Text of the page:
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History of FIRE
Before the FIRE acronym was created, anyone wanting to become financially independent had to work it all out themselves. A few did, and mysteriously retired, or lived a life without financial worries. Since some of those smart cookies started sharing the knowledge accumulated, the FIRE community has begun to form.
In the US the FIRE community grew, with many blogs popping up, spruiking the benefits of developing a FIRE mindset.
Articles and forums share valuable information that helps people take smart financial shortcuts, and most importantly, save and invest consistently. Not having to work out all the potential hacks yourself makes it far easier to spend less, save more, and invest wisely. Savers gain confidence in ignoring societal norms and forging their own path when part of an online community of people doing similar (but varied) things. But the really specific US information wasn’t relevant to those in Australia.
FIRE is Spreading: Financial Independence Retire Early Australia
The FIRE movement has been gaining popularity in Australia since the Global financial crisis, with Aussie Firebug started ~2014. Australian blogs have been proliferating over the past 5 years.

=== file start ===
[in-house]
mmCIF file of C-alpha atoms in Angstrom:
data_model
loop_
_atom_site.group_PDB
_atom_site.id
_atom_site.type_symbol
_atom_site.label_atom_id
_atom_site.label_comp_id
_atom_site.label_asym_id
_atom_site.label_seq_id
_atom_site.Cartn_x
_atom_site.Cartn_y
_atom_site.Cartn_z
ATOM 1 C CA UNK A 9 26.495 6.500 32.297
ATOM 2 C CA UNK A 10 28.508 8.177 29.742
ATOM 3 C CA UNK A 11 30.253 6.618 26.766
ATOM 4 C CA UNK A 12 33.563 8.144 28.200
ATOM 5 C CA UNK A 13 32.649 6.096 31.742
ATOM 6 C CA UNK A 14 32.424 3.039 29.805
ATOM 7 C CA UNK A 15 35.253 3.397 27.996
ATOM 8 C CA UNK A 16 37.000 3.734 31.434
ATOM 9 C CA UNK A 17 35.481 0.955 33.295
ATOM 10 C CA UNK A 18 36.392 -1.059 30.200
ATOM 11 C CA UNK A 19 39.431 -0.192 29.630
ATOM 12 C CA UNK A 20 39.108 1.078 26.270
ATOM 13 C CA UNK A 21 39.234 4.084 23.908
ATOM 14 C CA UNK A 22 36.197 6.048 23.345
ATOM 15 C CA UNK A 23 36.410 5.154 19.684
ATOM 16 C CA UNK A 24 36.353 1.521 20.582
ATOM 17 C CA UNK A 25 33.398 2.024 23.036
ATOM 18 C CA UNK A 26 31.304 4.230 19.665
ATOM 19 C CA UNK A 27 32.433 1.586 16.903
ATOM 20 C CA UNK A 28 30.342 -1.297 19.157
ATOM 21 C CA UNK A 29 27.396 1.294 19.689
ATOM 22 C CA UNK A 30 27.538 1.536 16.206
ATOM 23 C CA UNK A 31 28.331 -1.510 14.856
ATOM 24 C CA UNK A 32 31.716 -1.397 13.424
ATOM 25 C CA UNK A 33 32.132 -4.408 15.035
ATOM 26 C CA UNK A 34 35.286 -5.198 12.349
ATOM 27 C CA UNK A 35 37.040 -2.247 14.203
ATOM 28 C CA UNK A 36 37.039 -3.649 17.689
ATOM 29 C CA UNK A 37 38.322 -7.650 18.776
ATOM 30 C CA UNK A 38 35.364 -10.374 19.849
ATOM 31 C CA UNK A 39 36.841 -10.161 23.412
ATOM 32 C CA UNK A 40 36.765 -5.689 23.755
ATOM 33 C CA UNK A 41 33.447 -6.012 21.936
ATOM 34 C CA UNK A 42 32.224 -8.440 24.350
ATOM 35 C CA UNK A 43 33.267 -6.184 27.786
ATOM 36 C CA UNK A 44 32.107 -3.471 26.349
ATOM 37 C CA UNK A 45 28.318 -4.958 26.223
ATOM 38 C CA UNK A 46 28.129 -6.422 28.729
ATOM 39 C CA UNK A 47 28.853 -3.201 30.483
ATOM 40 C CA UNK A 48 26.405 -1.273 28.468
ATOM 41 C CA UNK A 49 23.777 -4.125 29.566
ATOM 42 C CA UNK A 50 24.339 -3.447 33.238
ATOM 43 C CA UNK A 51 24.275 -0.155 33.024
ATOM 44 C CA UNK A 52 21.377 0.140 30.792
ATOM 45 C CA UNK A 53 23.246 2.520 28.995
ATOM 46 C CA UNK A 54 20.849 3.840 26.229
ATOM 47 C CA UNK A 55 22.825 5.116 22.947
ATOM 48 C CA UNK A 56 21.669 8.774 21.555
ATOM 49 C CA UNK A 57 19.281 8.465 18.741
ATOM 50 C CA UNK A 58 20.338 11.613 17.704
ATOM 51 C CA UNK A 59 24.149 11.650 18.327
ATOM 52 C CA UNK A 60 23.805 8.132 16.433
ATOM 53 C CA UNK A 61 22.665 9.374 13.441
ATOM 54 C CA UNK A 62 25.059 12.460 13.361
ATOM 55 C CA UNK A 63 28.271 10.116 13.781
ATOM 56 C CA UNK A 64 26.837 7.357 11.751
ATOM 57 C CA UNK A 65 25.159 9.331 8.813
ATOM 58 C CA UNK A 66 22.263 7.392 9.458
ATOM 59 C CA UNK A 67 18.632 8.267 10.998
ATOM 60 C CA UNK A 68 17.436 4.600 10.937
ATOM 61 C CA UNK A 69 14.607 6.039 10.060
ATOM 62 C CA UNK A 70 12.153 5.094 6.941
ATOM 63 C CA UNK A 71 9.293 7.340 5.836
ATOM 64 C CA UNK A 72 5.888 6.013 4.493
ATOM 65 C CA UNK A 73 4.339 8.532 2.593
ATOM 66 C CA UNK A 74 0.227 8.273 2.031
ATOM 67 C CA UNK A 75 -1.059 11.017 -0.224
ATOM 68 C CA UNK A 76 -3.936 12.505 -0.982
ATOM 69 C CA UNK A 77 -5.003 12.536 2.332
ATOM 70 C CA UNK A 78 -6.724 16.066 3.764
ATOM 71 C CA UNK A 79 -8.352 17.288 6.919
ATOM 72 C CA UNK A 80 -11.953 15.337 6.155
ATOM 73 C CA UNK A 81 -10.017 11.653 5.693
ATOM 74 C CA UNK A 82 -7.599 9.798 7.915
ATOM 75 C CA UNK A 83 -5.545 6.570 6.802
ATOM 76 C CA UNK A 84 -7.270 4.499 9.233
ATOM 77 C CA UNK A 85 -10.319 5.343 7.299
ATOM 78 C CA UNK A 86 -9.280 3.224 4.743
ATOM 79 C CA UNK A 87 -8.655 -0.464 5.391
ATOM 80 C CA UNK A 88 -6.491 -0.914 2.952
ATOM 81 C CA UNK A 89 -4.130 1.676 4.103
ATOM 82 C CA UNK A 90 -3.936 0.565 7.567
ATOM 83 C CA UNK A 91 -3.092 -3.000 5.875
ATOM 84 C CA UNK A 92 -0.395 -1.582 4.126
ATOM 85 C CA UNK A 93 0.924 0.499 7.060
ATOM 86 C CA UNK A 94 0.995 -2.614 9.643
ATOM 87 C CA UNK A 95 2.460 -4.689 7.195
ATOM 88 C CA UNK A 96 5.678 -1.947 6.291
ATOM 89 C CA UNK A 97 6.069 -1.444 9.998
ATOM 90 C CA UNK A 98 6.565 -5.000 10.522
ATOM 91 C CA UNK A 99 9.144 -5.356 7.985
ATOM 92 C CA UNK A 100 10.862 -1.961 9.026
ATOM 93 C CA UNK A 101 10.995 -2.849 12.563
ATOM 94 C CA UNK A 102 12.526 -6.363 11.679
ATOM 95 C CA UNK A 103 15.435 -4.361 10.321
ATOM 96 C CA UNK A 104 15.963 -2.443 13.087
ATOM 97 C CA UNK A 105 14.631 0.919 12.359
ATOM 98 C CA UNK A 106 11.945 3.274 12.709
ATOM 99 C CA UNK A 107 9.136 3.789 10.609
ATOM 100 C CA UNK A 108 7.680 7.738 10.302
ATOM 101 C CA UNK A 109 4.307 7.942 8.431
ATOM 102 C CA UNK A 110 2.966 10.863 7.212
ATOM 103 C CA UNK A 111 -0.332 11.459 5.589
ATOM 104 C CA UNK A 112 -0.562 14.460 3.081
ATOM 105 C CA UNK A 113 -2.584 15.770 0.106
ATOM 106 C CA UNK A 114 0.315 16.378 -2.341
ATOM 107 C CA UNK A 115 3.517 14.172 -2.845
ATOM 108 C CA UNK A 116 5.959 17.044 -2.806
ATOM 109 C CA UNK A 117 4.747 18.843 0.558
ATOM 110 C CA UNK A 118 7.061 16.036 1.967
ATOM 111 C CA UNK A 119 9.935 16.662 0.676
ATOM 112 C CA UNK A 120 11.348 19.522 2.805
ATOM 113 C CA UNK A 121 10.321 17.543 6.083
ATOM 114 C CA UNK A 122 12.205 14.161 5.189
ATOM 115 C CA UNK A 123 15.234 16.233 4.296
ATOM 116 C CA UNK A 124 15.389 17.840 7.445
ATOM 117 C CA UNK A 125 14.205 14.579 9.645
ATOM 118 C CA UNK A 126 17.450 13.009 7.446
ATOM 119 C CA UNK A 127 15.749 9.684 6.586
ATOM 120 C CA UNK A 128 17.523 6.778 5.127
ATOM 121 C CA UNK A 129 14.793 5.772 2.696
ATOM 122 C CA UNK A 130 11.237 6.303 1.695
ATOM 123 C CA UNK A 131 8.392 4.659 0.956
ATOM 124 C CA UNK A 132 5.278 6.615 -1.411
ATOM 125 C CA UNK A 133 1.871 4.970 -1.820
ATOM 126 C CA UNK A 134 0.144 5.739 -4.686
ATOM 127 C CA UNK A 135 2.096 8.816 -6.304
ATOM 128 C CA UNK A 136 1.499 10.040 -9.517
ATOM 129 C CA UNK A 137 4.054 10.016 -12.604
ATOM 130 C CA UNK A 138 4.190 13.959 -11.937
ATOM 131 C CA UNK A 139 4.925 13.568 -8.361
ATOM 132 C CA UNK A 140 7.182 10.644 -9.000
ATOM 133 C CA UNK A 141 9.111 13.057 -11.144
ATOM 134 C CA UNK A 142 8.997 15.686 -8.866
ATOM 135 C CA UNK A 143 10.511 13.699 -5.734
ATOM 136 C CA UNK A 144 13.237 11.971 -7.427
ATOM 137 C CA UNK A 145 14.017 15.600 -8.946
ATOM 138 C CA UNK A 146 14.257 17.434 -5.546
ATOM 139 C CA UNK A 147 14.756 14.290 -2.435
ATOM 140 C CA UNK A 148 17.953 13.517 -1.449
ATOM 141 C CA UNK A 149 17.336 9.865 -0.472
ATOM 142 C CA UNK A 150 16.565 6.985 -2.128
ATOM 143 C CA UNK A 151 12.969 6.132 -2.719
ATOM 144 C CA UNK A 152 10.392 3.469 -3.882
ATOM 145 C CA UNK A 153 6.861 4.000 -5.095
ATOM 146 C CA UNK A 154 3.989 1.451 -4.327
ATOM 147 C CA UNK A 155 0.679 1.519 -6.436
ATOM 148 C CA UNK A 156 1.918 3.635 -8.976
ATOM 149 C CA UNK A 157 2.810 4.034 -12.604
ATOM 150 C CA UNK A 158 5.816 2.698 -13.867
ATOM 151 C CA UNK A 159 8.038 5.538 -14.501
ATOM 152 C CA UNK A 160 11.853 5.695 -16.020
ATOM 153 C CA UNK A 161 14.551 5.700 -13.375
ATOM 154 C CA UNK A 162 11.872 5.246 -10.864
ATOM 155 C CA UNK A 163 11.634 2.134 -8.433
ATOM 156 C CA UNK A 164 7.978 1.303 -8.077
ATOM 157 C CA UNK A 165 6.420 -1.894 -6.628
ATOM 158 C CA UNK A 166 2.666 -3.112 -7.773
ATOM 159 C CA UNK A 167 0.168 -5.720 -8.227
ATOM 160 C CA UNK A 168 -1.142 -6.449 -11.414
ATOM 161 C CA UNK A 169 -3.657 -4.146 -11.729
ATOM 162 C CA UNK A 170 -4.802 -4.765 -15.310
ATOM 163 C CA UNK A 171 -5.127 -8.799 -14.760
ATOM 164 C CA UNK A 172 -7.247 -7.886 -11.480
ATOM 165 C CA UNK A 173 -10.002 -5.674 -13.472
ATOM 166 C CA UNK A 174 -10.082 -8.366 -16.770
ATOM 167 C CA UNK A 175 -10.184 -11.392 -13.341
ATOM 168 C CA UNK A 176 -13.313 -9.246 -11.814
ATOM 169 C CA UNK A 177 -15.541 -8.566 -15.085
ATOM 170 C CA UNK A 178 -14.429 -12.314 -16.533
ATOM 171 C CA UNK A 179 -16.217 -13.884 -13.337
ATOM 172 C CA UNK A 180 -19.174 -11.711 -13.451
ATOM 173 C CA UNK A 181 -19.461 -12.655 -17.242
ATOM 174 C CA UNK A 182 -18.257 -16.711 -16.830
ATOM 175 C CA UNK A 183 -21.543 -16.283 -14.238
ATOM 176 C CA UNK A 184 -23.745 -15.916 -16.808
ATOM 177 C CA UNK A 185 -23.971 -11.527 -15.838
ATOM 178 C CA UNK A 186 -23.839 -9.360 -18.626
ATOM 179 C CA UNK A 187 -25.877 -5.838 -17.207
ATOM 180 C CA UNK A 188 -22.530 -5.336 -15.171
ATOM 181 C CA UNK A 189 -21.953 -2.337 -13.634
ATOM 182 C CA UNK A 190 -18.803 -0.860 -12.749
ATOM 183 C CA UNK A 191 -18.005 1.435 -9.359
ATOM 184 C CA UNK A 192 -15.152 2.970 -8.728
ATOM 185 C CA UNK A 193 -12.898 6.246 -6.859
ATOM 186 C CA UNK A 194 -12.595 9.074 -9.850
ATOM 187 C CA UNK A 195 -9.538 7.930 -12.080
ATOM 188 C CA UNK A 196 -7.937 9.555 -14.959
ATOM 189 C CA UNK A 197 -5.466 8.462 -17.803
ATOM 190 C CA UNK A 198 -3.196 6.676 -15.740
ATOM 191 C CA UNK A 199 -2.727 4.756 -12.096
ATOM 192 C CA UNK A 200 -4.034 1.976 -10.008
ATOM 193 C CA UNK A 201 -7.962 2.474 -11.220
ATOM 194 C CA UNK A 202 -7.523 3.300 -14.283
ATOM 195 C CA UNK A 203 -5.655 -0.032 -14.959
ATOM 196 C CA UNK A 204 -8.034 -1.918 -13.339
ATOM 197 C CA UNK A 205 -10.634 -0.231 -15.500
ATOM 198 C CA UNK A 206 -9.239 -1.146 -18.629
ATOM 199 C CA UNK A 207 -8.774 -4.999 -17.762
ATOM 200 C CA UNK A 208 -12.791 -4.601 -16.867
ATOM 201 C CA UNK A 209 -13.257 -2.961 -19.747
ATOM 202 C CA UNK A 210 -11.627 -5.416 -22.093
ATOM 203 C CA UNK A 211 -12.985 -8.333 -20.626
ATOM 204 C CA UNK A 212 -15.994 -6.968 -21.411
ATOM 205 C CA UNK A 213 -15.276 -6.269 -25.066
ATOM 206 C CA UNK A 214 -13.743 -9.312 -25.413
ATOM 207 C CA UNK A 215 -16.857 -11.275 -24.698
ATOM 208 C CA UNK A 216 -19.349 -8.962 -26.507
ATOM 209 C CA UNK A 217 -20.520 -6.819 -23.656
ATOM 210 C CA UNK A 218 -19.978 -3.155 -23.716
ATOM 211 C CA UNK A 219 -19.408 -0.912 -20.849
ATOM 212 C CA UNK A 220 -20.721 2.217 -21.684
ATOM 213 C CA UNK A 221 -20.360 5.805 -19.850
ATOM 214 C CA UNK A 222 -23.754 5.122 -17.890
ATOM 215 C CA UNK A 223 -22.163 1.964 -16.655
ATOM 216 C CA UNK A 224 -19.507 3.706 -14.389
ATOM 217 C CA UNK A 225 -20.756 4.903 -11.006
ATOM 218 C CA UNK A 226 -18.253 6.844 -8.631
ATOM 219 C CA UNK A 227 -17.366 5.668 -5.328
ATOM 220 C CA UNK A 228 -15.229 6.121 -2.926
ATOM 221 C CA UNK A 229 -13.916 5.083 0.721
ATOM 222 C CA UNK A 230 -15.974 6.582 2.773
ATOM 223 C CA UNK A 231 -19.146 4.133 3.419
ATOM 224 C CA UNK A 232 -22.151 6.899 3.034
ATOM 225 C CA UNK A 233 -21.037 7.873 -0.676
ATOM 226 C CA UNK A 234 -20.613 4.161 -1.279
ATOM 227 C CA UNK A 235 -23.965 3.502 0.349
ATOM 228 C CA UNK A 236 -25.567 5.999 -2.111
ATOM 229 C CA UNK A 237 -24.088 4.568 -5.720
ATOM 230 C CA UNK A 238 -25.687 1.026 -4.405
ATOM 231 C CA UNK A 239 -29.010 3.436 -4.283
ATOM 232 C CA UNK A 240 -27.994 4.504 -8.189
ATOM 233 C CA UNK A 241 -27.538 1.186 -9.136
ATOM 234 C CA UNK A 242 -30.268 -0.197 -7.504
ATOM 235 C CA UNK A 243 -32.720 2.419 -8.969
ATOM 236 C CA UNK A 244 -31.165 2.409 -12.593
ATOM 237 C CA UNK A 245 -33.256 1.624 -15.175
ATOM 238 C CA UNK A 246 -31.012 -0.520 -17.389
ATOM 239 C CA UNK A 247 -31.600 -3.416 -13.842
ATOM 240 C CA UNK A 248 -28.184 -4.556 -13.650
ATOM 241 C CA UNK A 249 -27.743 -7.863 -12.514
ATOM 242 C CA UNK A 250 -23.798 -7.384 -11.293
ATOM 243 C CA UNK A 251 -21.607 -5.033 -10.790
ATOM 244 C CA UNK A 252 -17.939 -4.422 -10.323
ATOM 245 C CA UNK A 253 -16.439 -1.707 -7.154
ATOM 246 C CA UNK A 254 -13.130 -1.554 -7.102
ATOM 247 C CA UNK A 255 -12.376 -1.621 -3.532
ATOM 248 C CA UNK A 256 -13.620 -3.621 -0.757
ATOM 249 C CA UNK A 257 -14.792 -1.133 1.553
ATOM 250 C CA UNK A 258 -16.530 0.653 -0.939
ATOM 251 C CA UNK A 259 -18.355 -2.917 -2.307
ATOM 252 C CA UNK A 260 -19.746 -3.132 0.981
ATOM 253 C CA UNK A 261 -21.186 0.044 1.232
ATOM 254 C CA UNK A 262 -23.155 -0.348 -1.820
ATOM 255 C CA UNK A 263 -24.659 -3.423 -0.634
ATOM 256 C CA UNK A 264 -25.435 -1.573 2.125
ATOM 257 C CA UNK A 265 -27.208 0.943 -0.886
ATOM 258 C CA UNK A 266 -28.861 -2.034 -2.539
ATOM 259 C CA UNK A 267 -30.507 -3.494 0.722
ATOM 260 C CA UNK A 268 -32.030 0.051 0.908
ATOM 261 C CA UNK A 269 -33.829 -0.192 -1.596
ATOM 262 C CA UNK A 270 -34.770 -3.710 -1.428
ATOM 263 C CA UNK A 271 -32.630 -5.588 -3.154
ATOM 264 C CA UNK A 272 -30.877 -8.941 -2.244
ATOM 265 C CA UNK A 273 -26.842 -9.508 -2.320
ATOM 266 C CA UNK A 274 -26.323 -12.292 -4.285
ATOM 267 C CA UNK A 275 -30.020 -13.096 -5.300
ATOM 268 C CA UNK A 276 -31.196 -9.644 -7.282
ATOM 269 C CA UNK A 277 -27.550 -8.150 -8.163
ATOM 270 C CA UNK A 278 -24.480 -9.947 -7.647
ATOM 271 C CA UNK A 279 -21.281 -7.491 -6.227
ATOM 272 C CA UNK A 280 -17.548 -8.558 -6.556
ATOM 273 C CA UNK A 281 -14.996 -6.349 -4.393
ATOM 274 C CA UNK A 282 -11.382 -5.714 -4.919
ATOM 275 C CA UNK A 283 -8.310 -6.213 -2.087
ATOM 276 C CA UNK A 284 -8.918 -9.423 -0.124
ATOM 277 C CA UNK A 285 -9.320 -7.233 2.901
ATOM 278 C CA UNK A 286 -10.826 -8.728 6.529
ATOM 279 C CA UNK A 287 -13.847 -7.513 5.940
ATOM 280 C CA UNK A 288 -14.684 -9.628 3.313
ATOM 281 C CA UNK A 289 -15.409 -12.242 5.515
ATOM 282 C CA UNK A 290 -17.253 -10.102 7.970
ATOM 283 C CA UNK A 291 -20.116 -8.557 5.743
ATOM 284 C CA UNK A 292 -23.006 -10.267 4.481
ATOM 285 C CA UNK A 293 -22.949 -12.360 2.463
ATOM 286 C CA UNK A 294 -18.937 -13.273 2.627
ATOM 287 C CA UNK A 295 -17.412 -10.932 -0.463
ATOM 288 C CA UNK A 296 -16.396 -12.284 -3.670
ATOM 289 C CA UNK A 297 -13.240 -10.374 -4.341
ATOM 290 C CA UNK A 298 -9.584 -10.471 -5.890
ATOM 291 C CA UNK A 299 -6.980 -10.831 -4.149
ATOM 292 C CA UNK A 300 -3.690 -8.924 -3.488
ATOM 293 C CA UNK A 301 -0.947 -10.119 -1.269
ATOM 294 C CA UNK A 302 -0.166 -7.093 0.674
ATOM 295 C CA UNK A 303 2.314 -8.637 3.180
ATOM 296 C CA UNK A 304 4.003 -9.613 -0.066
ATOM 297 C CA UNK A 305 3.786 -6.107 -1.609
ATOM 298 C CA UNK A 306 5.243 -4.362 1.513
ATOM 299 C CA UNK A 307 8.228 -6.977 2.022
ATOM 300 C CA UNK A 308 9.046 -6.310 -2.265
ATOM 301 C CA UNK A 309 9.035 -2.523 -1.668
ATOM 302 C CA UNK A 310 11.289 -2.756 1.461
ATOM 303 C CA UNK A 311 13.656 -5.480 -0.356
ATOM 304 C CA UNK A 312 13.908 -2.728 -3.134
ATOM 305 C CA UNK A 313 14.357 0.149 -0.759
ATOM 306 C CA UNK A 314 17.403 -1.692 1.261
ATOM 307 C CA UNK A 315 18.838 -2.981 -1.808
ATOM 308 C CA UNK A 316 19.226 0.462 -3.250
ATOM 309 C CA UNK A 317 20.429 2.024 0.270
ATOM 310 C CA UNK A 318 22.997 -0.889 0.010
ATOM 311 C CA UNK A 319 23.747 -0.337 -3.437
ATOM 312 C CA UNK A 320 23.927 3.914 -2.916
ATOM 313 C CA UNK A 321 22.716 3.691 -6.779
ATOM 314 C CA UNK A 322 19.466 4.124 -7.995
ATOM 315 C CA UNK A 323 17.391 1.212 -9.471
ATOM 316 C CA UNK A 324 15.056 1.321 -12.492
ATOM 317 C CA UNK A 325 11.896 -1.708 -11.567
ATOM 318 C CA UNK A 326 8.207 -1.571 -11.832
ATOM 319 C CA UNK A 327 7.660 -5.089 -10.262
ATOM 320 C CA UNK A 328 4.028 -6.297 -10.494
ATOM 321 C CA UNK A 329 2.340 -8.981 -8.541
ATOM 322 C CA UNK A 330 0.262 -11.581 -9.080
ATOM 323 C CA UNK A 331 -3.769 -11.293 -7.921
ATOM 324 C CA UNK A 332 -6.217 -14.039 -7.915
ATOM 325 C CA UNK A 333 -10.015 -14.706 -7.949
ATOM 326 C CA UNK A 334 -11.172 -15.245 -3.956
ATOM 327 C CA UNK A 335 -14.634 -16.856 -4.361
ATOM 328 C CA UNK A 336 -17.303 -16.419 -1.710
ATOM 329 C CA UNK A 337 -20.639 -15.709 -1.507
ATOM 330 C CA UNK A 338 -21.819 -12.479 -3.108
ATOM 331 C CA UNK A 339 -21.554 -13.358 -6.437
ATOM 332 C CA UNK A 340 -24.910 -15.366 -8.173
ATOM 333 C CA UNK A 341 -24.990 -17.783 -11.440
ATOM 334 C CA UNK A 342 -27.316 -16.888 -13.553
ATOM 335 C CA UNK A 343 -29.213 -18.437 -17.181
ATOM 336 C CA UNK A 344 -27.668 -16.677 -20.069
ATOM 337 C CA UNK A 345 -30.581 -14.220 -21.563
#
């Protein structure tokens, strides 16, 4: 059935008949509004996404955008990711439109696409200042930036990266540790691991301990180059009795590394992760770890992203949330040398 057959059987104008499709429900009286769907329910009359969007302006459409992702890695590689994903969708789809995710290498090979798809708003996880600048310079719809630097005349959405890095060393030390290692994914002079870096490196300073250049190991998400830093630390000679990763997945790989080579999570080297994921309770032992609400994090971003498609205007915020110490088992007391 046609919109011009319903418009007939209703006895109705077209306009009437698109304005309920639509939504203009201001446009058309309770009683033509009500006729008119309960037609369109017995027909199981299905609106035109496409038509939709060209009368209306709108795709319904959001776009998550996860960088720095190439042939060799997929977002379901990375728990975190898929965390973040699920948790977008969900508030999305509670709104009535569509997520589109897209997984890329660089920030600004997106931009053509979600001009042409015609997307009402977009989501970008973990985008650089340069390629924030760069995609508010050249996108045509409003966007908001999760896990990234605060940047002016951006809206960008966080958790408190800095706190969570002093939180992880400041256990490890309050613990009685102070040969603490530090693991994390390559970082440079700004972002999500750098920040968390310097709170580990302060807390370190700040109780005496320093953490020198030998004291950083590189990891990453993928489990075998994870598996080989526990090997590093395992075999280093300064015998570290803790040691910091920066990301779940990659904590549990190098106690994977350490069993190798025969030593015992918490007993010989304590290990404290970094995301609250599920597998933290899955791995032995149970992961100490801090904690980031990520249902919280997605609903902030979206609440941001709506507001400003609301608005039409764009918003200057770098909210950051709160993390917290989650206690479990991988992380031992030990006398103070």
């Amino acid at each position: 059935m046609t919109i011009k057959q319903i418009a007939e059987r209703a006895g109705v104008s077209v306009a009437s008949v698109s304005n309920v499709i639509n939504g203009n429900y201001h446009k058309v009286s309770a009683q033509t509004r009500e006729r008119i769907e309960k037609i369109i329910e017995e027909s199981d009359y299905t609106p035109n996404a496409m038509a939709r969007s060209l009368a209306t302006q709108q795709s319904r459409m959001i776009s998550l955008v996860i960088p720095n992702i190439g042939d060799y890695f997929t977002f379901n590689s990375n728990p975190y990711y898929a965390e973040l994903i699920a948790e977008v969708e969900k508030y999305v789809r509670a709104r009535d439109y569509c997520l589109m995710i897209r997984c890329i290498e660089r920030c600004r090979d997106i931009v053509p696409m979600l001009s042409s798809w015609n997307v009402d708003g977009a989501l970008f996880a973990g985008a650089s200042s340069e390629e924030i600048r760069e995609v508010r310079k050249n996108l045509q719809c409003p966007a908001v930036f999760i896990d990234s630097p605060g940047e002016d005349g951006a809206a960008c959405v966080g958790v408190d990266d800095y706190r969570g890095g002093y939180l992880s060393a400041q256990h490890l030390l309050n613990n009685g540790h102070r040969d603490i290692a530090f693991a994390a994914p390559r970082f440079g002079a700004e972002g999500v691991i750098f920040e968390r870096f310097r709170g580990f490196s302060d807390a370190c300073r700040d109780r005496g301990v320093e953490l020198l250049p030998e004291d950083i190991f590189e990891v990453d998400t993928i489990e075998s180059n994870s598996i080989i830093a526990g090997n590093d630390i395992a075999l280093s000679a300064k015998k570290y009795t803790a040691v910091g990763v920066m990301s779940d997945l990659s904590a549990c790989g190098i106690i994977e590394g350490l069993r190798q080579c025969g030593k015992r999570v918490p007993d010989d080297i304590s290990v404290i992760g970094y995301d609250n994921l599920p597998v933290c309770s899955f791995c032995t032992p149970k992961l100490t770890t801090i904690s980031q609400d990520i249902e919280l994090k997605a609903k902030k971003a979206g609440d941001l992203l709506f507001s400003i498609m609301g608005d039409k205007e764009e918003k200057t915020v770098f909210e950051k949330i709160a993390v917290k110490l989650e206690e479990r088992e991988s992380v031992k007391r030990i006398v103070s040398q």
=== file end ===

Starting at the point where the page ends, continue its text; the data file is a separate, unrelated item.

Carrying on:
Now individuals wanting to improve their financial situation have a wide selection of bloggers and podcasters doing the research and providing the information (mostly) for free.
As a result, the FIRE community in Australia is growing rapidly. Not just for hardcore savers, but for many who just want to improve their financial situation and make a life that bit easier.
Everyone can take advantage of the FIRE knowledge to improve their financial picture, not just those wanting to retire early.
What is FIRE?
The idea of FIRE is to utilize the incredible power of compound interest by aggressively investing (50%+ of income) as early as possible, in order to retire early and live off of their investments.
The 4% rule is a rough rule of thumb guiding FIREYs to accumulate enough to live off around 4% of it annually.
Many FIRE followers are depicted as individuals taking extreme steps to save early retirement.
But as more information is shared, and individuals take on the best way to adjust the FIRE idea to suit them, the financial movement is becoming more based around financial flexibility and optimizing resources.
How To Retire Early With FIRE?
The simplest scenario is for a person (of any age) who wishes to retire in 2-50 years. Based on the 4% rule, the saver needs to accumulate 25 x their required retirement income before declaring themselves as financially independent and retiring.
The maths means the percentage of your income you save and invest is far more important than your actual income. If you earn $50,000 or $200,000 and save 50% of your income, you will be financially independent in around 16 years (assuming 5% real returns).
Financial Independence Retire Early Australia: Withdrawal Rate Controversies
There are ongoing controversies around the 4% rule, and different people may advocate a withdrawal rate anywhere between 3.5-5% depending on the circumstances. Towards the end of the accumulation phase, you will have a better idea of where you sit on withdrawal strategies. Your ideal withdrawal rate depends on: